Associated: The road to Wigan Pier, 75 years on
Could something like that accomplishment ever occur once again? At first sight, it would look mad to consider so. A book is an antique method of political dissemination. Ideology and knowledge-hunger surely died with the focus group and the Tweet. But too numerous current counter examples suggest the case is far from clear-cut. Thomas Piketty, Richard Wilkinson and Kate Pickett, Naomi Klein, Bill McKibben: it was the printed book that contained their ideas rather than social media. A form devised in the 15th century is proving remarkably resilient. A book, like a fire, is one thing folks can collect round. It can be – see reading groups and literary festivals – the focus of a good evening out, or the initial provocative stage in a far more severe approach. Or each.
The reborn Left Book Club intends to publish what it calls “a complete variety of progressive traditions, perspectives and ideas”, which reading groups can talk about and develop to promote “progressive social change in the interests of working people”. It sounds doctrinaire, a phrasing from the 1930s, but then that anxious decade bears a close resemblance to the present in so many methods. “Crisis” is the term at residence in each: the crisis of capitalism and social inequality of environmental degradation and international relations, all accompanied then as now with the worry of actual or imminent violence. In the prewar novels of Orwell and Graham Greene, “bomb” and “gun” are words that you notice.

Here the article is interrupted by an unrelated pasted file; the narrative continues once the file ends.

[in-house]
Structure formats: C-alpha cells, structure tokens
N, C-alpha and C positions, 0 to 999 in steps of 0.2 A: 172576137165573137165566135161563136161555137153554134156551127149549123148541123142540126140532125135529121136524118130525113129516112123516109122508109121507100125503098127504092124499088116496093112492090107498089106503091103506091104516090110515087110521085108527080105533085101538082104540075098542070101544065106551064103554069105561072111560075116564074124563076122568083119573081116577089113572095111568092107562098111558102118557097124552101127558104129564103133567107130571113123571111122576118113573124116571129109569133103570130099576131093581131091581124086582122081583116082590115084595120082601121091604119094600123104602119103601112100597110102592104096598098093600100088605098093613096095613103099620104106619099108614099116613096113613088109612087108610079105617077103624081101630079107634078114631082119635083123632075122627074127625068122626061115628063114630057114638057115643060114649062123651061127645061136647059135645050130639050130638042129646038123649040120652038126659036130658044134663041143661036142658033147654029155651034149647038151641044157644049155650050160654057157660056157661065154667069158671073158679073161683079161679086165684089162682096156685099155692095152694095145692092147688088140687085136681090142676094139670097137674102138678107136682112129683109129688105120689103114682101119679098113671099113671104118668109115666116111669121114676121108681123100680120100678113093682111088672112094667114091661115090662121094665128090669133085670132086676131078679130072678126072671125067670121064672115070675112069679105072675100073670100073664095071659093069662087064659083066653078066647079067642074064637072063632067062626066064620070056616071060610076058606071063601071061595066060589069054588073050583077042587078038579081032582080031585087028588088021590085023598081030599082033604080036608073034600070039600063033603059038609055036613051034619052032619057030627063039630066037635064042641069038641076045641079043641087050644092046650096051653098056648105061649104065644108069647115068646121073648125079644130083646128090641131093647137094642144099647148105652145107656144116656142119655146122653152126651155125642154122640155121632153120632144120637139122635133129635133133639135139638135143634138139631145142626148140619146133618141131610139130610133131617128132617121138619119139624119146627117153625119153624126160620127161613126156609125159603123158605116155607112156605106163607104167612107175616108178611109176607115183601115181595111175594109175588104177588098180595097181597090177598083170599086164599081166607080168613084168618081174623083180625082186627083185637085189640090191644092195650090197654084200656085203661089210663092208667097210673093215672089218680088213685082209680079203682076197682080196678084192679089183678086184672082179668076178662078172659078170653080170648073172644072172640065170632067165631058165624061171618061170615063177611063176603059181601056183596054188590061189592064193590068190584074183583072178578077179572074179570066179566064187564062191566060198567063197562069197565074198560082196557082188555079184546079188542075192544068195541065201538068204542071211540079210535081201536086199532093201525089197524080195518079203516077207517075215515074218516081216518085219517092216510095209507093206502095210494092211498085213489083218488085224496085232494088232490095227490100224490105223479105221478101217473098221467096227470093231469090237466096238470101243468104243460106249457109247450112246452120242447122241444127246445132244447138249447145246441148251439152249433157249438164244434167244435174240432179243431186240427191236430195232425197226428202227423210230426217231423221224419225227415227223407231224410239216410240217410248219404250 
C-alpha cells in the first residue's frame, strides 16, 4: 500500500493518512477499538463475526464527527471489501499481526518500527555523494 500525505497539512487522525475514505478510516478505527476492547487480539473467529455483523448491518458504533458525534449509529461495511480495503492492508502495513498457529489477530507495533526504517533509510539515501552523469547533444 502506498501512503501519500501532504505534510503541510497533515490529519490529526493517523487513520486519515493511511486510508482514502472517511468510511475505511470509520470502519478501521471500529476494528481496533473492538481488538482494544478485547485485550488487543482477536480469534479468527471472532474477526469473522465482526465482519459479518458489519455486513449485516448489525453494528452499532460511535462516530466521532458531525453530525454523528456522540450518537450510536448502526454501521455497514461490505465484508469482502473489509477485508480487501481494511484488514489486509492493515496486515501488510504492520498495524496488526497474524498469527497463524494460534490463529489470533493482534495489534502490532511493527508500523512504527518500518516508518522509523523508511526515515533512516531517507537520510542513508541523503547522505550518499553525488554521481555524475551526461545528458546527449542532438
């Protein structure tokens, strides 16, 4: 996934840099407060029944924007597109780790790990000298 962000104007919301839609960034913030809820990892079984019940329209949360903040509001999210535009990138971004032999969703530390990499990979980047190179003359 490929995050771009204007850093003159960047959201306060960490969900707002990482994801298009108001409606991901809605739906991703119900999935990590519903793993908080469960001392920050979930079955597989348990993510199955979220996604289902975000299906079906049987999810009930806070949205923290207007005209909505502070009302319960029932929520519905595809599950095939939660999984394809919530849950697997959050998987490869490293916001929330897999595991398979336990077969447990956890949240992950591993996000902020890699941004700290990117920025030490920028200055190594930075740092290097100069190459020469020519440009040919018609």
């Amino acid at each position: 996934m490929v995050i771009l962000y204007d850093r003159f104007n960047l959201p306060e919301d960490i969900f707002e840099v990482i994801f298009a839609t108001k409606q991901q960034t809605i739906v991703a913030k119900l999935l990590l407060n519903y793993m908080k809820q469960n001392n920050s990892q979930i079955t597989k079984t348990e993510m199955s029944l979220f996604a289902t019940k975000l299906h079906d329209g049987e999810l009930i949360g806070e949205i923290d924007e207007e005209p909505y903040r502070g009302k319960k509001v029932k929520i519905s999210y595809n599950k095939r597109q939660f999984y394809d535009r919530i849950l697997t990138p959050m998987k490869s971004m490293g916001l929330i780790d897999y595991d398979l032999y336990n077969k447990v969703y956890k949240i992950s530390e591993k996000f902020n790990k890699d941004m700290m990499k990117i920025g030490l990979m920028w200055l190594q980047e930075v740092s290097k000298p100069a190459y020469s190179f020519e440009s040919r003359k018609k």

It was for that reason suitable, although possibly accidental, that Tuesday’s relaunch took spot in the Conway Hall in Bloomsbury, which has an interior that combines the golden age of Heal’s with a touch of the Odeon, and meeting rooms named following Fenner Brockway and Bertrand Russell. (The institution has late-18th century origins, but the hall was constructed in 1929.) I didn’t know what to expect. In Orwell’s novel Coming Up for Air, the last book he published prior to the outbreak of war, his first-individual protagonist, George Bowling, took a sour view of Left Book Club meetings. He describes dusty parish halls, empty rows of chairs and thinly attended lectures on the menace of fascism. A buddy of his wife started to attend simply because she “thought it had anything to do with books which had been left in railway carriages and have been being sold off cheap”.